What we did
- Custom experience research
- Journey mapping
World-renowned mountains and bluebird days attract millions of visitors to Aspen, Colorado each year. They can find the best of everything Aspen has to offer at Aspen Snowmass, a luxury ski and snowboard resort.
Operated by Aspen Skiing Company, the resort features over 5,300 acres of stunning terrain spanning four of Aspen’s best mountains. It’s an unforgettable experience for guests, but ASC is always looking for ways to raise the bar.
“We look at our business through the guest lifecycle: inspiration, planning, booking, fulfillment, guest experience at the resort, and reminiscing. The more touch points you have helps get that flywheel spinning and creates a really loyal guest,” says John Lilley, vice president of technology at ASC.
ASC wanted to understand the experience from the guest’s point of view—specifically focusing on in-person planning and booking. “That’s primarily over the phone to the call center and the various points of contact at the resort—including ticket windows, rental shops, and ski and snowboard schools,” says Lilley.
Slalom was engaged to conduct a four-week customer research project to both validate hypotheses and identify areas for improvement.
There were a number of insights and 'ahas' that give us the ability to hone in on specific touch points and get the funding we need to make improvements.
Research from the slopes
Slalom’s experience research team honed in on critical areas of the reservation and on-mountain experience. “It was primarily an in-person experiential study. We focused on various touch points, from when someone goes to the website and plans the trip to contact points on the mountain,” explains James Neill, experience design lead at Slalom.
Wayfinding—how often people are looking for locations at the resort and how successful they are at finding them—was another area of focus. “We looked at the overall design language Aspen Skiing Company employs across both physical and digital channels, as well as environmental and service design: how employees interact with guests and what tasks took time away from those guests,” says Neill.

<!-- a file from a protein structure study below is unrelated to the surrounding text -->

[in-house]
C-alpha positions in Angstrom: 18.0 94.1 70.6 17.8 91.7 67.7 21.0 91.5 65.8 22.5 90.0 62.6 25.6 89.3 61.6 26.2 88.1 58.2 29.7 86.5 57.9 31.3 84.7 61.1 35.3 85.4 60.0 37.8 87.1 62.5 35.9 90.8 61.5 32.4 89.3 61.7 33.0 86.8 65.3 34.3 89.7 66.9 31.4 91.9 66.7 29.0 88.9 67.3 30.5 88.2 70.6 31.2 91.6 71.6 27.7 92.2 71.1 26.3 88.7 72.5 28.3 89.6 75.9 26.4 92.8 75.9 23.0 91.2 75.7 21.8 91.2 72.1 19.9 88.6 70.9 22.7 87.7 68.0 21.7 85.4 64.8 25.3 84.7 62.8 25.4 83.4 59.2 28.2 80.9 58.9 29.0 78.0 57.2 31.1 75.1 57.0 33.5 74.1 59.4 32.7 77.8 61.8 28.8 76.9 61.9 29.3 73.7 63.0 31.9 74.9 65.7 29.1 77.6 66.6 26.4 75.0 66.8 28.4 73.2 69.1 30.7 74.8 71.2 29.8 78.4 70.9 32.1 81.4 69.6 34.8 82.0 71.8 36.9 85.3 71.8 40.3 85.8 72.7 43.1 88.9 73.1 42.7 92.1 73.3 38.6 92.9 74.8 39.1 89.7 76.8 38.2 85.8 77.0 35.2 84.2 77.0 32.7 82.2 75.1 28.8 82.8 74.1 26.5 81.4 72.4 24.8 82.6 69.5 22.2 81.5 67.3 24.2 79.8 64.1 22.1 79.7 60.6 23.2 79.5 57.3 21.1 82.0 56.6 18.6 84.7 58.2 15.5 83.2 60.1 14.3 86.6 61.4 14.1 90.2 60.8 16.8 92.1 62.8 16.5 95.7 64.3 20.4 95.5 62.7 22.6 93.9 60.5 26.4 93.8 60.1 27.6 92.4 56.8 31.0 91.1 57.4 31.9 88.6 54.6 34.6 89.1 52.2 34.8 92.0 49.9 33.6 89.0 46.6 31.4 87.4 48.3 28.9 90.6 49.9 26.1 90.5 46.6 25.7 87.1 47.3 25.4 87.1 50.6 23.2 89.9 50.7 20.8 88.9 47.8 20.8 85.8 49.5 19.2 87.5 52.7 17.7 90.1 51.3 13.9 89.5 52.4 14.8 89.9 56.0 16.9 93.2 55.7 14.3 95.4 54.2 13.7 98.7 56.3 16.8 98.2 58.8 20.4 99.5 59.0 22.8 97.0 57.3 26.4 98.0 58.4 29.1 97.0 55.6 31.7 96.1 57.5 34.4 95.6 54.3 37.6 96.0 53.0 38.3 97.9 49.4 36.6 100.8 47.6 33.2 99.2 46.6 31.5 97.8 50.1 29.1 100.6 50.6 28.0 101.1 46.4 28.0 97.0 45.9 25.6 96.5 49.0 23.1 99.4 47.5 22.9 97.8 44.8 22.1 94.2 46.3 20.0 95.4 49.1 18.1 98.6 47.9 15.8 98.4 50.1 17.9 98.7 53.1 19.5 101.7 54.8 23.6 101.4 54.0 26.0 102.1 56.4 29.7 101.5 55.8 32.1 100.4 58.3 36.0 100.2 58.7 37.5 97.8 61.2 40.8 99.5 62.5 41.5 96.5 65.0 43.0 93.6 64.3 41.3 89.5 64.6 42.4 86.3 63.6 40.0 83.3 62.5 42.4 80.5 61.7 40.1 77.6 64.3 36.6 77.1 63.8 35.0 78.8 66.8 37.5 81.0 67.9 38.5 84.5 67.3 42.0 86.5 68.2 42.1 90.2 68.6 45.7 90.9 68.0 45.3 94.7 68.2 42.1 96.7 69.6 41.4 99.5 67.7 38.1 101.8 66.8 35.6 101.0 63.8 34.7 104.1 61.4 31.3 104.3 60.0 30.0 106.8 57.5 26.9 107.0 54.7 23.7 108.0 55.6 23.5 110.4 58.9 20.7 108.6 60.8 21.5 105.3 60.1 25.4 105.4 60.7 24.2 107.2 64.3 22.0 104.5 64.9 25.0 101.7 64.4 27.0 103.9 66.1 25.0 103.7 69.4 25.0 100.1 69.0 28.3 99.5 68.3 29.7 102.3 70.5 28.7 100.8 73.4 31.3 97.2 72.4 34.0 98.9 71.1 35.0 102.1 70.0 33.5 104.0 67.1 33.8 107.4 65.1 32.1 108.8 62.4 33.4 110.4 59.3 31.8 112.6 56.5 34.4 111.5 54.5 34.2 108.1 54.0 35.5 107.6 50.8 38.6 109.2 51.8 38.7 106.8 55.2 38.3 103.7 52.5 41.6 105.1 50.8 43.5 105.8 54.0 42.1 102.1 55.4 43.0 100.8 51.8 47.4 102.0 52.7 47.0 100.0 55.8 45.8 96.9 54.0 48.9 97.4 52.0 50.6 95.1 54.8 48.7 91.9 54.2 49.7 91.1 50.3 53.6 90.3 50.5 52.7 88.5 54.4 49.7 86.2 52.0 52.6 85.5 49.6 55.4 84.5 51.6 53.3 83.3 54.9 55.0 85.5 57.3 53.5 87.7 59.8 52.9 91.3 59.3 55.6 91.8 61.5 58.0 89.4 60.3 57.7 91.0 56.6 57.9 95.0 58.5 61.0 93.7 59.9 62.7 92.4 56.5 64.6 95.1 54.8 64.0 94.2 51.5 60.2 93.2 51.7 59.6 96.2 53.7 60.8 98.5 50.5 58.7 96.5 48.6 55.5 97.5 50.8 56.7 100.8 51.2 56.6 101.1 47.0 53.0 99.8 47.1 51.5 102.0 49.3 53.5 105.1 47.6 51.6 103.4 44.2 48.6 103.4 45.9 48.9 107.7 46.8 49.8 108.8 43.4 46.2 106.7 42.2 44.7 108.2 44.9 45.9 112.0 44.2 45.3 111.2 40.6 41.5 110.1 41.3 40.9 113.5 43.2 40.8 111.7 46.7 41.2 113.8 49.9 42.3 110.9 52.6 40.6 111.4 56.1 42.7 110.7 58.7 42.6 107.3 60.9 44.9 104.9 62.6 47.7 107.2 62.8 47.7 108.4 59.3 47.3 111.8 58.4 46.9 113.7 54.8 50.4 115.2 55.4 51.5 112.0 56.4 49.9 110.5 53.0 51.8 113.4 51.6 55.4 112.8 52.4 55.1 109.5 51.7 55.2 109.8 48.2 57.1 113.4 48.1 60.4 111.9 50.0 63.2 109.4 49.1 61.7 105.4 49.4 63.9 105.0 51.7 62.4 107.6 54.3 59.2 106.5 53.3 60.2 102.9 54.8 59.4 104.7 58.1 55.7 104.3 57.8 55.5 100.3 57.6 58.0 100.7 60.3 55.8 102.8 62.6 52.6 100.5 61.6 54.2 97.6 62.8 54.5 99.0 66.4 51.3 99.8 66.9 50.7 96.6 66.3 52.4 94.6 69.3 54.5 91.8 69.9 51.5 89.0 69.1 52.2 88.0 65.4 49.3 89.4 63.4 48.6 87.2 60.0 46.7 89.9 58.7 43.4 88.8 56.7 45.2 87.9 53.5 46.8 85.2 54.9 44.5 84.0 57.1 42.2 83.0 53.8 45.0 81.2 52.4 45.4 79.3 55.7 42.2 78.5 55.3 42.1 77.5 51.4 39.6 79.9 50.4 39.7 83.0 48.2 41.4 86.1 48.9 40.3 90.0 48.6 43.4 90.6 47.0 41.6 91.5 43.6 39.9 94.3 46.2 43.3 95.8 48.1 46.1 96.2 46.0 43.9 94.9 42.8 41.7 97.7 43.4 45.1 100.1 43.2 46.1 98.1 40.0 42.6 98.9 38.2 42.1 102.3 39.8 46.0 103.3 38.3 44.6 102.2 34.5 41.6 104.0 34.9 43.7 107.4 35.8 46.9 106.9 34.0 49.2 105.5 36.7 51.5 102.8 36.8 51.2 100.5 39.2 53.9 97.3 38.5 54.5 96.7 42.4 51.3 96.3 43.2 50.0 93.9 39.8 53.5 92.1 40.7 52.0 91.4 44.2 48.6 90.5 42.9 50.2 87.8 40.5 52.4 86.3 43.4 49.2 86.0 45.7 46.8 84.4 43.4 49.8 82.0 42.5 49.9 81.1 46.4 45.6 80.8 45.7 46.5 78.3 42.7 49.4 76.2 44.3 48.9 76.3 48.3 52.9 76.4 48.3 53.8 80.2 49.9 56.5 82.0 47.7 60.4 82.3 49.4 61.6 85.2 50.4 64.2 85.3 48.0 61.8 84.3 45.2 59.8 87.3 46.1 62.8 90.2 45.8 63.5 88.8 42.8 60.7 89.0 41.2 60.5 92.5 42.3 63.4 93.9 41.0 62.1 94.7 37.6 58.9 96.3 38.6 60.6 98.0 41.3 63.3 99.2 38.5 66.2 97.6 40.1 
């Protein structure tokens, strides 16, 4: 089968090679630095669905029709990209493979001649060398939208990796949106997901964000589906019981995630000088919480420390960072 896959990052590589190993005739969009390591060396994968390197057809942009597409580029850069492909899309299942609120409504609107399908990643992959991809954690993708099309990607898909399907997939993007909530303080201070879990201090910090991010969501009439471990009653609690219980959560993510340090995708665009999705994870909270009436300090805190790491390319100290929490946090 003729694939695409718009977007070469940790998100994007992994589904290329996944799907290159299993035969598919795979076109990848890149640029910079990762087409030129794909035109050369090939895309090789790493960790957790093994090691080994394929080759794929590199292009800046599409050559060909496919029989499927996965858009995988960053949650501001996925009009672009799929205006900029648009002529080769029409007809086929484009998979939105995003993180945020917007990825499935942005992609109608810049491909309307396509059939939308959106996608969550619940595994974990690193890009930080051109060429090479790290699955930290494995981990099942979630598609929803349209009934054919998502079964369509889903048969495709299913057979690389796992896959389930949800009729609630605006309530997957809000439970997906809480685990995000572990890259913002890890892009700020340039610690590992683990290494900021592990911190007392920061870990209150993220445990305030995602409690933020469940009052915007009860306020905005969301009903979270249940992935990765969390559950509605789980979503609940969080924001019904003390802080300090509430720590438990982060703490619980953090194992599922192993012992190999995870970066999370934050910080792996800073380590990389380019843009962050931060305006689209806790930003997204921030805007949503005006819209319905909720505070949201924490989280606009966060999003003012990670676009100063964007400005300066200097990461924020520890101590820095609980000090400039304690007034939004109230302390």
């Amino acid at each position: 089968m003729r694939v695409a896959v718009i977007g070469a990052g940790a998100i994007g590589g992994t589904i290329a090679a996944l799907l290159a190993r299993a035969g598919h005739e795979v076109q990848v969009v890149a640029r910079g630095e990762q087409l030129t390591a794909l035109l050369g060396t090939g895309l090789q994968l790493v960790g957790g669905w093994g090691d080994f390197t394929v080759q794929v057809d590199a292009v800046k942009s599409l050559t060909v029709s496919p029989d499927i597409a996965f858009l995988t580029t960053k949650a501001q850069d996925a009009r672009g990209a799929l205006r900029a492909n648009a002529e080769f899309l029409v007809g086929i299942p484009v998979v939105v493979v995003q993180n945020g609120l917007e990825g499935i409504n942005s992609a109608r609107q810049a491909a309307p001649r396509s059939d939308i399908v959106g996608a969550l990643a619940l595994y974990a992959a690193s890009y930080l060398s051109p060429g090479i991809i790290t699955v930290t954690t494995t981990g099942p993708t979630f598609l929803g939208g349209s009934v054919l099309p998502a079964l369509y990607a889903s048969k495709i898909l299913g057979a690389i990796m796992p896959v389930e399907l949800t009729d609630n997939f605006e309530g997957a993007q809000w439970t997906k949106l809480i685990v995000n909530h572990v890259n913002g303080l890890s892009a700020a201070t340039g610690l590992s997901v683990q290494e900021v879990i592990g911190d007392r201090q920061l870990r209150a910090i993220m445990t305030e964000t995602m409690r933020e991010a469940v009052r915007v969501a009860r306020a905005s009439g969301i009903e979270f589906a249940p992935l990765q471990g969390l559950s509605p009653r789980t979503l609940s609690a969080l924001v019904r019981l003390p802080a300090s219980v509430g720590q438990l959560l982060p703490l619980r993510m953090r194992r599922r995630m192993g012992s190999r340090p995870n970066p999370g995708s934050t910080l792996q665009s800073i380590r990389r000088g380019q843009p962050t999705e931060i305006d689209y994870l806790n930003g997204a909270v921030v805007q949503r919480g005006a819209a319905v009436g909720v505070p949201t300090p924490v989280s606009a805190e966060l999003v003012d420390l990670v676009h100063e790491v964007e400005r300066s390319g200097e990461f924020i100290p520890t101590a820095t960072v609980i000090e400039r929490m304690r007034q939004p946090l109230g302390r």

The team interviewed 160 guests and staff members on video to capture a broad range of perceptions and pain points. Next, they combed through 16 hours of video to map attributes, patterns, and themes; built customer journey maps; and stack-ranked recommendations for improvements.
They were looking for ways to be as high touch as possible and ensure that they’re shepherding people through a world-class experience.
ASC was curious about whether its point of sale software was impacting guest service, Lilley says. “The ski industry is hampered by not being able to keep up with modern technology. It’s a complicated business model with guests who expect modern services when they engage with us.”
What the research uncovered was that the guests weren’t experiencing pain so much as the employees were. Employees were going above and beyond to work around the system to provide world-class customer service. “That was a major ‘aha’ for us,” Lilley says. “We found that our guest services personnel really bend over backward to meet guest needs despite challenges with our technology and tools. We learned that was a big stress area for our employees.”
“The potential impact is huge”
Now ASC has the right artifacts and deliverables it needs to sell initiatives internally, says Lilley. “There were a number of insights and ahas that came out of it that gives us the ability to hone in on specific touch points and get the funding we need to make improvements,” says Lilley.
“The potential impact is huge,” says a customer engagement practice lead at Slalom. “By continuing to focus on the customer experience, ASC can ensure it remains the destination of choice for its customers.”